The cuckoo's long goodbye
Published 24/05/2015 | 02:30
MICHAEL McCarthy, man of a fine Munster name, is an English journalist and much respected writer on nature topics and the environment.
For some years he has been reporting extensively for The Independent (London) and also writing books.
His most recent work, generously reviewed in the Times Literary Supplement, is called The Moth Snowstorm and is a chronicle of unfolding disasters suggesting an ominous new geological metaphor called the 'Anthropocene Epoch' - which is right now - when one species (us) has evolved the power to change and destroy the whole blessed biosphere.
His previous book, Say Goodbye to the Cuckoo, waved a fond farewell to that avian parasite and other much more loved birds in today's never-ending saga of bird species' survival against all the odds.
But 'Cucu' is still singing loudly, competing with the stag in the forest and bullock in the paddock and once again heralding that 'somer is a-comen in, lude singe cucu'.
The cuckoo has not gone away and, indeed, this year in Ireland, appears to be making its presence known far and wide. A long goodbye - and may it stretch, and we are hopeful it will.
This being the final flourish of May, in between showers of hailstones and a touch of sleet in the North Leitrim hills, I heard my first seasonal 'singing' (competing with a cock pheasant for attention across a valley) of this sparrowhawk-like bird, the singing and the song being the descriptive words used by one farmer. He, who was in a happy frame of mind after a successful lambing season, had a rhyme from his childhood: "In April, I open my bill/In May, I sing all day (or, night and day)/In June, I change my tune/In July, I fly away."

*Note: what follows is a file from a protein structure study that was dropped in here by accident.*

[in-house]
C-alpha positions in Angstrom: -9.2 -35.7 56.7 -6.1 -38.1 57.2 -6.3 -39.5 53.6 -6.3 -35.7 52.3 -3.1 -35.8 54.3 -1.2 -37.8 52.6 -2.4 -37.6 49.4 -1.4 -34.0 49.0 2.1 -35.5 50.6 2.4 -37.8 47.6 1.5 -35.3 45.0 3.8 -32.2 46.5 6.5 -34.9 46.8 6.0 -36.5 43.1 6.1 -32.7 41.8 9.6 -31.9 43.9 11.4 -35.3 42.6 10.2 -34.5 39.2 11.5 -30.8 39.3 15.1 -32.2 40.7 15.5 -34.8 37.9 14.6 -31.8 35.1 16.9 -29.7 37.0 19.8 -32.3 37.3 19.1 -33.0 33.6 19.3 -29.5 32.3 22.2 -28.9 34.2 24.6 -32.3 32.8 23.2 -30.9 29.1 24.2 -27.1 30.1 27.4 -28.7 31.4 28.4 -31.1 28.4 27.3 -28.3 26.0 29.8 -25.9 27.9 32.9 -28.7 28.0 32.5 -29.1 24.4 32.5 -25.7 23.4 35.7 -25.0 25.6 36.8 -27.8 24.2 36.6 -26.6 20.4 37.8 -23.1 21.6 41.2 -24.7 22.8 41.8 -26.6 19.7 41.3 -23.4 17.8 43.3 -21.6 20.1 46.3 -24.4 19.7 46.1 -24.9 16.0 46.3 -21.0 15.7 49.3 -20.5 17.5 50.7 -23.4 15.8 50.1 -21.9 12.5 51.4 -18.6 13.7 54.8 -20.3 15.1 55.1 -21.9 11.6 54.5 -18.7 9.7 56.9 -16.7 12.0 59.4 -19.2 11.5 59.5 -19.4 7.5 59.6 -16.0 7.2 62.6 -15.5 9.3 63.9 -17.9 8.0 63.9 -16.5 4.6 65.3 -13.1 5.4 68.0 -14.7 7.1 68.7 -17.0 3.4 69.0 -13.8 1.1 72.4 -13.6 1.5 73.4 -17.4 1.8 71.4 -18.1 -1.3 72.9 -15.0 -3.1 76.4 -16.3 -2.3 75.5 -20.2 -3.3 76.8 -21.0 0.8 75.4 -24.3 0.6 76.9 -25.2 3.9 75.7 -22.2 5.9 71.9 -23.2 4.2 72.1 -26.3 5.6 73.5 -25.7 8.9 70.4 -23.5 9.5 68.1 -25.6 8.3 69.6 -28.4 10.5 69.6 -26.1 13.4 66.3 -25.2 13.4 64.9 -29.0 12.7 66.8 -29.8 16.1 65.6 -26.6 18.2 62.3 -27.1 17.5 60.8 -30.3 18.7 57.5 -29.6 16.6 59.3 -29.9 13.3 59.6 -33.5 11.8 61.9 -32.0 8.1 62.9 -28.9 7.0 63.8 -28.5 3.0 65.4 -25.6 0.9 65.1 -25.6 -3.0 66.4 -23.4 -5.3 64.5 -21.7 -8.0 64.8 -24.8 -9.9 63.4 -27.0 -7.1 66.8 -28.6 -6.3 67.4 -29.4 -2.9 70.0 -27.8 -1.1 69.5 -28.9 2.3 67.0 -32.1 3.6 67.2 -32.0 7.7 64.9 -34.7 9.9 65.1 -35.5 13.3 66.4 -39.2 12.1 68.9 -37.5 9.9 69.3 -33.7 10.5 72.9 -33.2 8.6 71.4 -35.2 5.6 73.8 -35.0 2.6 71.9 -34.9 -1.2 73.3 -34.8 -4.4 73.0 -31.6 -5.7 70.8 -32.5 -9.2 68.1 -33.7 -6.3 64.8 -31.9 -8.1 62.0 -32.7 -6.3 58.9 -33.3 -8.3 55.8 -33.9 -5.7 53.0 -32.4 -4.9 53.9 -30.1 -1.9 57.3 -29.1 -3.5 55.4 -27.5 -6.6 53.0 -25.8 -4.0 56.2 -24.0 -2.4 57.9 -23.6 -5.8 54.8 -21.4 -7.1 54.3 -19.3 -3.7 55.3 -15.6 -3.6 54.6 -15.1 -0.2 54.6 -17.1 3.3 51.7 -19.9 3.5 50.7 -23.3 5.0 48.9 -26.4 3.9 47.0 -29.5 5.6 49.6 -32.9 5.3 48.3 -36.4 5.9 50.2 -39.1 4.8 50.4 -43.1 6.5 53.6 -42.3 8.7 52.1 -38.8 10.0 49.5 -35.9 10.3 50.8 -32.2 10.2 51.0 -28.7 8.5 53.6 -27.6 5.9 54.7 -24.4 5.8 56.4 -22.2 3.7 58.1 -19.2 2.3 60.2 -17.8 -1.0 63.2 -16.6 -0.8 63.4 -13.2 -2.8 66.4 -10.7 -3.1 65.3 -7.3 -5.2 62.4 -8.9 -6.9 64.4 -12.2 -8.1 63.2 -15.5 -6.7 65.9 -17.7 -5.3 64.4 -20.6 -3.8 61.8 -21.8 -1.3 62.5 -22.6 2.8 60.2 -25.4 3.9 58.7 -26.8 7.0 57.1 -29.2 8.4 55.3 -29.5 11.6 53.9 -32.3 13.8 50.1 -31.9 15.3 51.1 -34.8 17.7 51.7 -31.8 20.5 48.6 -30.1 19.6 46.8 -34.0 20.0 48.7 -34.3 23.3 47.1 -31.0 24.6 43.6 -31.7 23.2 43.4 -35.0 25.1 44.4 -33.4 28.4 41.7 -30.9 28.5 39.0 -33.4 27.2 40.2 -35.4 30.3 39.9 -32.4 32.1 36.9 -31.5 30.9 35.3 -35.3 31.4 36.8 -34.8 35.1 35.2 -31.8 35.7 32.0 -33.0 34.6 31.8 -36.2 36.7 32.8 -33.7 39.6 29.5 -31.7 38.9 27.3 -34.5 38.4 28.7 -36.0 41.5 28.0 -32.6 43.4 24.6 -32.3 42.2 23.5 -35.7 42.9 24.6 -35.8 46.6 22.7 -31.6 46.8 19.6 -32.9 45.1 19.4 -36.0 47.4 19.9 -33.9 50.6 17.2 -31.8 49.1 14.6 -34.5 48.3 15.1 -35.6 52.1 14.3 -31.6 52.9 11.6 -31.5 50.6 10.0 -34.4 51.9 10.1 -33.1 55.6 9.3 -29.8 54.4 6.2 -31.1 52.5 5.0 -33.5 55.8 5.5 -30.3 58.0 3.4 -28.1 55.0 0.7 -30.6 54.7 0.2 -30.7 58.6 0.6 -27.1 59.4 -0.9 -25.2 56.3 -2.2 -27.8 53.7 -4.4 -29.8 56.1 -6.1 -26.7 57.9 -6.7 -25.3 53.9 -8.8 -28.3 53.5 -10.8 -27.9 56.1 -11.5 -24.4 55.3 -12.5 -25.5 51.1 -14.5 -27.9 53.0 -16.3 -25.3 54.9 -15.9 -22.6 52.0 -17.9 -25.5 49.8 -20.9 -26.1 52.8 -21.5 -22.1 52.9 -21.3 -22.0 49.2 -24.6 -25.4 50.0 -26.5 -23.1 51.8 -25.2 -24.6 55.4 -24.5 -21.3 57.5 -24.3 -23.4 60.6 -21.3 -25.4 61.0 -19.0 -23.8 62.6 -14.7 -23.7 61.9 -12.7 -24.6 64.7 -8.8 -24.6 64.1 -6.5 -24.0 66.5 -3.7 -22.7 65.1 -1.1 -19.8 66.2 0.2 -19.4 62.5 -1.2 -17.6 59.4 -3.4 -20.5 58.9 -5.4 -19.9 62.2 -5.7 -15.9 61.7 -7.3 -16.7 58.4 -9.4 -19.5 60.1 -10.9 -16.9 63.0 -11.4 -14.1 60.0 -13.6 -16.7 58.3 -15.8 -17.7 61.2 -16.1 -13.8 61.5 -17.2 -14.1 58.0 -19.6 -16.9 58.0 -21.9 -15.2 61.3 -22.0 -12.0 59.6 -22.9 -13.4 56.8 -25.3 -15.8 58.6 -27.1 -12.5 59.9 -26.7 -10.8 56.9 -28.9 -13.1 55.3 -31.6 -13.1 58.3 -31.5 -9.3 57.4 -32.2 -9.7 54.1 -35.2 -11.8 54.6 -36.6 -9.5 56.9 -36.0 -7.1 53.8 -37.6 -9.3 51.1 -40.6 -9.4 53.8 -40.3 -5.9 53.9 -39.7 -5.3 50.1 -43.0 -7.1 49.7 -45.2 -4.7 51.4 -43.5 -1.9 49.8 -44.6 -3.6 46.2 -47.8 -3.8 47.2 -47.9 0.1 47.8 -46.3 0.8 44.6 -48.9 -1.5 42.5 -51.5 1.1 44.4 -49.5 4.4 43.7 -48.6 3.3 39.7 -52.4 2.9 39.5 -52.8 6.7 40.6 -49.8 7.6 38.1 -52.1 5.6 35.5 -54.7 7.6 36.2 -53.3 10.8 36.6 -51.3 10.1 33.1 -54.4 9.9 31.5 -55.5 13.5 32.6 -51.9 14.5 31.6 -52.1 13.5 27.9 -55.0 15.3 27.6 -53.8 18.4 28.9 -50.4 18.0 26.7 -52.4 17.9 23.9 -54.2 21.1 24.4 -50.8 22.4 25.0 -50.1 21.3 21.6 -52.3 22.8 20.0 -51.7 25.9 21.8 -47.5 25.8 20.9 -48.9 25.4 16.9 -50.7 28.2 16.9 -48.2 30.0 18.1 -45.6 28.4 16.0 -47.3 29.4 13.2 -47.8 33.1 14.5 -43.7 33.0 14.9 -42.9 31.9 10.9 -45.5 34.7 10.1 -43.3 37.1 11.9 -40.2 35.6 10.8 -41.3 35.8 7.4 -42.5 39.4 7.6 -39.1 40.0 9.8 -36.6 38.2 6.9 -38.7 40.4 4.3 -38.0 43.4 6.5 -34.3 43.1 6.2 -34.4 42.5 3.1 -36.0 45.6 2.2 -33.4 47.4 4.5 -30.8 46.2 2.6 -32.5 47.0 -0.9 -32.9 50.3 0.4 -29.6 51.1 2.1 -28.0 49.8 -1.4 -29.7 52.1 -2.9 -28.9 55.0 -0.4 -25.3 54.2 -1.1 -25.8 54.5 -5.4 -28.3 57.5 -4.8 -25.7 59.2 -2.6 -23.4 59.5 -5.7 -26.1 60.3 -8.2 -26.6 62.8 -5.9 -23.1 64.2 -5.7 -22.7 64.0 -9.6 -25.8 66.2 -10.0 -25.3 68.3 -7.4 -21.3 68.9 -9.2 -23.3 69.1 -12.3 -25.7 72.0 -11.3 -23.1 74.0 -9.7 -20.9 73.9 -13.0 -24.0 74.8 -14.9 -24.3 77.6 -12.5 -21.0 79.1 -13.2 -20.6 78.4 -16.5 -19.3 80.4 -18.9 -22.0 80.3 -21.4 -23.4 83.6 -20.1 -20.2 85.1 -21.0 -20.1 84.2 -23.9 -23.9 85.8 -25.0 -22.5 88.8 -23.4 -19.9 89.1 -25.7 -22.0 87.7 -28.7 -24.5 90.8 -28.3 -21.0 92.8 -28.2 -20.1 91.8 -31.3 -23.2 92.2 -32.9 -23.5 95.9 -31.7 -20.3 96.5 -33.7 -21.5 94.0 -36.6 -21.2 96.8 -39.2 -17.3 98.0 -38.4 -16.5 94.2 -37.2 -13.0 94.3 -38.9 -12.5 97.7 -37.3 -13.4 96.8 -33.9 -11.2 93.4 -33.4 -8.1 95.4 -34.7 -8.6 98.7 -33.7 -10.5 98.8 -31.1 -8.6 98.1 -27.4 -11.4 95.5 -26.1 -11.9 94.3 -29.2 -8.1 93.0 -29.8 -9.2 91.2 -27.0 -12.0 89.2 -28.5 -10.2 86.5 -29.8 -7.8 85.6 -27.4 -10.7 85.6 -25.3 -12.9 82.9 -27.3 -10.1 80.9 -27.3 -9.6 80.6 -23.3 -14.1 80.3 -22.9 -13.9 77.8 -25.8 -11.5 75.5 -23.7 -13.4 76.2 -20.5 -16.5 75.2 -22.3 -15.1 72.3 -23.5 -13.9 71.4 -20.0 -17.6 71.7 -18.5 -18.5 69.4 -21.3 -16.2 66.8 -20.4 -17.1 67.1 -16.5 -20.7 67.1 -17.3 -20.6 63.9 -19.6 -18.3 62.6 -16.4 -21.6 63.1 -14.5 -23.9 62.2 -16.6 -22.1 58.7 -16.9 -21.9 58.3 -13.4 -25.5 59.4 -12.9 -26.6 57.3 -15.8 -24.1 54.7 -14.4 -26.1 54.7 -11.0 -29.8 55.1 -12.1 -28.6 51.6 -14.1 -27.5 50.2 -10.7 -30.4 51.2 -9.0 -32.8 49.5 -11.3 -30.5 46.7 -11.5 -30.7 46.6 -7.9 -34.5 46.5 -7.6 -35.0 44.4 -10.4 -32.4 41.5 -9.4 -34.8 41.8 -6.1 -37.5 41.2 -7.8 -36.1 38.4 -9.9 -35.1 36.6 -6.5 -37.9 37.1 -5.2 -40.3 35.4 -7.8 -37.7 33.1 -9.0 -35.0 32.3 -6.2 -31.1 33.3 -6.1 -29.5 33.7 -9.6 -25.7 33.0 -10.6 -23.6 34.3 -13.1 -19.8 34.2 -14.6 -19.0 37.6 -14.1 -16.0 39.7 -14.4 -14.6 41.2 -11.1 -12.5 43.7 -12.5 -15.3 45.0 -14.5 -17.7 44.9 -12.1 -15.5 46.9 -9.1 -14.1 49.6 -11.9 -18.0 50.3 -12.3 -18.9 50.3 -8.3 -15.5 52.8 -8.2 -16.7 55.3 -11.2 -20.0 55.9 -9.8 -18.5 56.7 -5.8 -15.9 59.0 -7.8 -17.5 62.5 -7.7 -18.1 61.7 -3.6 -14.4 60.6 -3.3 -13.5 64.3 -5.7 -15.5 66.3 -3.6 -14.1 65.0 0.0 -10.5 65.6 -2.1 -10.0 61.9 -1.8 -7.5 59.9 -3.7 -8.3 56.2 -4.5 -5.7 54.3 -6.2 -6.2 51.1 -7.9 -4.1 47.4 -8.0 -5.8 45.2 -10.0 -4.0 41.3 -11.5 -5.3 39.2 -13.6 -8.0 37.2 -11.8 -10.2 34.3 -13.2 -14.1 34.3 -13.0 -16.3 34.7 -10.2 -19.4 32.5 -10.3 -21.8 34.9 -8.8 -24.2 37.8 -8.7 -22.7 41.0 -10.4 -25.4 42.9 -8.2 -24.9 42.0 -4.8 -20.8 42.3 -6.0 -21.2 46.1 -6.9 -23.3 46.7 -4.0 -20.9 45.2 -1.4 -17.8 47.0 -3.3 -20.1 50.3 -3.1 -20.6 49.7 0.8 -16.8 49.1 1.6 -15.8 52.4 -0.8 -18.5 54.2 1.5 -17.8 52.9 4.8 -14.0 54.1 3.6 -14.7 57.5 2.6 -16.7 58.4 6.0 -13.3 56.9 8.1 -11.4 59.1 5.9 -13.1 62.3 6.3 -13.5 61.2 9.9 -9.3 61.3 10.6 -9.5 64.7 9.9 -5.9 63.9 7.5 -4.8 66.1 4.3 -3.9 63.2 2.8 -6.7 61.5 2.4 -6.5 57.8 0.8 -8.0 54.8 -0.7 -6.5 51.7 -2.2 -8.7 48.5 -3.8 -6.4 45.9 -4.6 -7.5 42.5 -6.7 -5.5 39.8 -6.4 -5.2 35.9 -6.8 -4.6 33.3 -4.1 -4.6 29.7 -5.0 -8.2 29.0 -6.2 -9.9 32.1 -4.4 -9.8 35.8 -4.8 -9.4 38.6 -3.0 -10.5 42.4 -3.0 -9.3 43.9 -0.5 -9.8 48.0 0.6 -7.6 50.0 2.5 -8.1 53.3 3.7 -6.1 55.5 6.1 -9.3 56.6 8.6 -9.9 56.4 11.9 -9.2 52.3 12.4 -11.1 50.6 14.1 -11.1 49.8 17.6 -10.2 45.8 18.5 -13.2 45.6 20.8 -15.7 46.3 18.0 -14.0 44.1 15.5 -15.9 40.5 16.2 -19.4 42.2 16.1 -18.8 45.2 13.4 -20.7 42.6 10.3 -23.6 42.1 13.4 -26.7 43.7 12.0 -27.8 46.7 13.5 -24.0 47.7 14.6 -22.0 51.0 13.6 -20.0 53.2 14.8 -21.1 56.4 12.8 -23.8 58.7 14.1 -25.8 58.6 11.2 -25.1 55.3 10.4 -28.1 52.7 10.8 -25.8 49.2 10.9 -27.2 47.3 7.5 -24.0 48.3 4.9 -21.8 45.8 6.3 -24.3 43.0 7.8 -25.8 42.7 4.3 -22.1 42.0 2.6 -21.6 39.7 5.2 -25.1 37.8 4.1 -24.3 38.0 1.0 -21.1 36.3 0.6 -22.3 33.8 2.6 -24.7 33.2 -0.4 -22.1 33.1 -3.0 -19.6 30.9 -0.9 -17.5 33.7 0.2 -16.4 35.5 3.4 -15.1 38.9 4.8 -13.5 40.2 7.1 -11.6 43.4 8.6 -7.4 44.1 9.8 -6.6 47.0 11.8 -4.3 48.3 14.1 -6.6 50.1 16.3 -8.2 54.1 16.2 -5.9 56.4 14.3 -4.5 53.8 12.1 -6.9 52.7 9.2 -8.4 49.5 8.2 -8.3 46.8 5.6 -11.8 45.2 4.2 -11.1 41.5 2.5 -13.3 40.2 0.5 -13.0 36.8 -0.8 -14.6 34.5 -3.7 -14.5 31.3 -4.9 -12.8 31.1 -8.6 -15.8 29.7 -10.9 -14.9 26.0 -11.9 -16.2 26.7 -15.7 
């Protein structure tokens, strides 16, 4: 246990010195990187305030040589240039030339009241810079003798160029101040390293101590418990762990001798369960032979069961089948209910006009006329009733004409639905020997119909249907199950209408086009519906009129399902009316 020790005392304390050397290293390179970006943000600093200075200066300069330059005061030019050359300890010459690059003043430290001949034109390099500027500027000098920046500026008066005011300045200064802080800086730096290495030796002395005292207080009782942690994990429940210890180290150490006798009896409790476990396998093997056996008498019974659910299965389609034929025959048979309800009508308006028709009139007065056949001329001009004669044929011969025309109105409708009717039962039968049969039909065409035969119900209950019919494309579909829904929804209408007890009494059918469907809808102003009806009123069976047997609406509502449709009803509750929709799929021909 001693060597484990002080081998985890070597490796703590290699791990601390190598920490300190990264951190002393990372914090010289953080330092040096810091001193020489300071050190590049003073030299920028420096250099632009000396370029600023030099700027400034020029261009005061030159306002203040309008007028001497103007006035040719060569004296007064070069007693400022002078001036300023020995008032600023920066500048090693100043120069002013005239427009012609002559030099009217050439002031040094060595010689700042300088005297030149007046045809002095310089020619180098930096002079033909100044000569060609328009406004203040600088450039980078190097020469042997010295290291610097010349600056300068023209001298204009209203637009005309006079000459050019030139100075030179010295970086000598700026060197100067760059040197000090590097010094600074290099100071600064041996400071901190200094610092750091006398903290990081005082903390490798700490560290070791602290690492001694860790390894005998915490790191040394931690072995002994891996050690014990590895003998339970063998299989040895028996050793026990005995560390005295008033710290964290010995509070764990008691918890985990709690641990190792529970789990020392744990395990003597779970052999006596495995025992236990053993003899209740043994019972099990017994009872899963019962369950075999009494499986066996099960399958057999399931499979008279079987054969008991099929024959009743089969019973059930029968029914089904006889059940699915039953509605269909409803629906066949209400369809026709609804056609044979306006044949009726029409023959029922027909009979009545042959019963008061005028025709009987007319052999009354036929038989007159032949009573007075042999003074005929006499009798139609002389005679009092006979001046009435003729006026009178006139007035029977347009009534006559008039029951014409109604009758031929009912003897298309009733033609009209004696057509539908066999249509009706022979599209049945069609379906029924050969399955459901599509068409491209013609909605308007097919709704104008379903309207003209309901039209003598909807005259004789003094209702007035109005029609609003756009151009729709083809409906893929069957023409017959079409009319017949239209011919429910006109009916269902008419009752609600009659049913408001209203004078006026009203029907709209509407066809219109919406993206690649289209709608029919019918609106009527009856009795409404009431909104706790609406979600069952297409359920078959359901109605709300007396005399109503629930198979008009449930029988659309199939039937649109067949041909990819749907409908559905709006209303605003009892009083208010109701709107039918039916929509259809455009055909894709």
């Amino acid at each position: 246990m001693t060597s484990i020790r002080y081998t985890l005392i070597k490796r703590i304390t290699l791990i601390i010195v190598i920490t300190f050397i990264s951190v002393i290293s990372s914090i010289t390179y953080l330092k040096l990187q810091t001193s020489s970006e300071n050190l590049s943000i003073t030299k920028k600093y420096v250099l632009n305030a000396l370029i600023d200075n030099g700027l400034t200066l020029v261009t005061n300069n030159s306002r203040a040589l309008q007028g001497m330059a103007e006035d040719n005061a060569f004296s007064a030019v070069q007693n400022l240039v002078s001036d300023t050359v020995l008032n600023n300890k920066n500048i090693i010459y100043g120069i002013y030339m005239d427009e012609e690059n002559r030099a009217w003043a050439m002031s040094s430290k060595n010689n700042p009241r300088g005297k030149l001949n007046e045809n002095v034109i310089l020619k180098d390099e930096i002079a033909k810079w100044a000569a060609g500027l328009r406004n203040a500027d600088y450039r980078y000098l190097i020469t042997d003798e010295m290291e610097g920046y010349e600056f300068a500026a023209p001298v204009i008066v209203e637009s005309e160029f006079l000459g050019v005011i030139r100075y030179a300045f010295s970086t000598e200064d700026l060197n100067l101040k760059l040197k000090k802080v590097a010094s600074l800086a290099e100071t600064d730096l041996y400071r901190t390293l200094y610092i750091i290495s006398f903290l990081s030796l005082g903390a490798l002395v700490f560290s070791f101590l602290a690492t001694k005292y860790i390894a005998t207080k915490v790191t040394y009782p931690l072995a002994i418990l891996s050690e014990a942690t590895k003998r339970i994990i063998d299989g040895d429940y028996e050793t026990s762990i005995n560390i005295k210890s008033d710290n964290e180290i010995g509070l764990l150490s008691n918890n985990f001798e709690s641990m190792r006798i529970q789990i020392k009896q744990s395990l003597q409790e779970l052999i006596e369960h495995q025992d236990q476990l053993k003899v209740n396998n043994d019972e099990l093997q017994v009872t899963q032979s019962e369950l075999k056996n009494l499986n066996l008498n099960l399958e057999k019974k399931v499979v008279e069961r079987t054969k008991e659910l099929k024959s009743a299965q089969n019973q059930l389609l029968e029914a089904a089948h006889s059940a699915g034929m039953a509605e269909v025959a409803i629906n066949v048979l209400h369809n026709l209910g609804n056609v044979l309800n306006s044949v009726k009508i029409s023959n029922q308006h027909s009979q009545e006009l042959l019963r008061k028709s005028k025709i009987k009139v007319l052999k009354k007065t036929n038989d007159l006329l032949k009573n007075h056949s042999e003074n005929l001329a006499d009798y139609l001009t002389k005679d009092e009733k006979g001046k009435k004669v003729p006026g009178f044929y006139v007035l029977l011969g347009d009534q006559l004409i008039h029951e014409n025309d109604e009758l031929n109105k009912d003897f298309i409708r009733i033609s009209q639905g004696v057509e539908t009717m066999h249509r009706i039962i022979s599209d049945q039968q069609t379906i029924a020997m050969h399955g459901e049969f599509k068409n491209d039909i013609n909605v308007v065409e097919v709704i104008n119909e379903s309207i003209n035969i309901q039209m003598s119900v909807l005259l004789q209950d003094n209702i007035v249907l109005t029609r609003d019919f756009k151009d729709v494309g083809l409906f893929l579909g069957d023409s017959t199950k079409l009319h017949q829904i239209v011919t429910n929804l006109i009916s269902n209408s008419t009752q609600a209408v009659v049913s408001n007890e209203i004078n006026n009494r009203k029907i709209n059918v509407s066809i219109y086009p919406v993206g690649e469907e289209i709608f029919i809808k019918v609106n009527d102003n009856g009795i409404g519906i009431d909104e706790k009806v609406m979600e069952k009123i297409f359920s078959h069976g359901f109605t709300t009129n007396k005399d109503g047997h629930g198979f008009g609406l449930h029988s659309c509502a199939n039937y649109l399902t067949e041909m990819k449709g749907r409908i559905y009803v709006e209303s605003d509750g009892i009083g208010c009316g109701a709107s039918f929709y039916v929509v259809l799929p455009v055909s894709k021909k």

The bird's distinctive echoing notes influenced Beethoven who used the 'call' at the end of the Second Movement of his Pastoral Symphony. The pitch notes are D and B or D and B-flat treble stave.
For several weeks past I have had messages from west Cork to Mayo, and along the eastern seaboard also, of cuckoos calling. I hope they have found what they were looking for, although many songbird lovers might not approve.
Time is of the essence for these birds to achieve what nature has programmed for them in the 12 weeks or so of their visitation.
For the first time, I saw a bird in flight, singing on the wing. Males have been seeking mates, a difficult task with fewer birds as the little hosts in whose nests their eggs are deposited are also in decline. It's a vicious circle as fewer robins, pipits, dunnocks, etc in the hedgerows can mean a sudden switch of laying plans as eggs are genetically programmed to resemble the host's patterns.
The female cuckoo is a fast mover: having poked out an egg from a nest, she lays a replacement in 10 seconds, repeating the operation up to 15 times a day, if she can find suitable nests.
These birds are breeding machines, in having mated and laid, they rapidly depart back to Africa leaving giant single youngsters rapidly growing in nests from where they have pitched out eggs and young, and almost swallowing their poor foster parents before they too head off in a behaviour pattern demonstrating innate navigational instincts. It is yet another of nature's continuing miracles. Next year, never fear, they'll come calling again.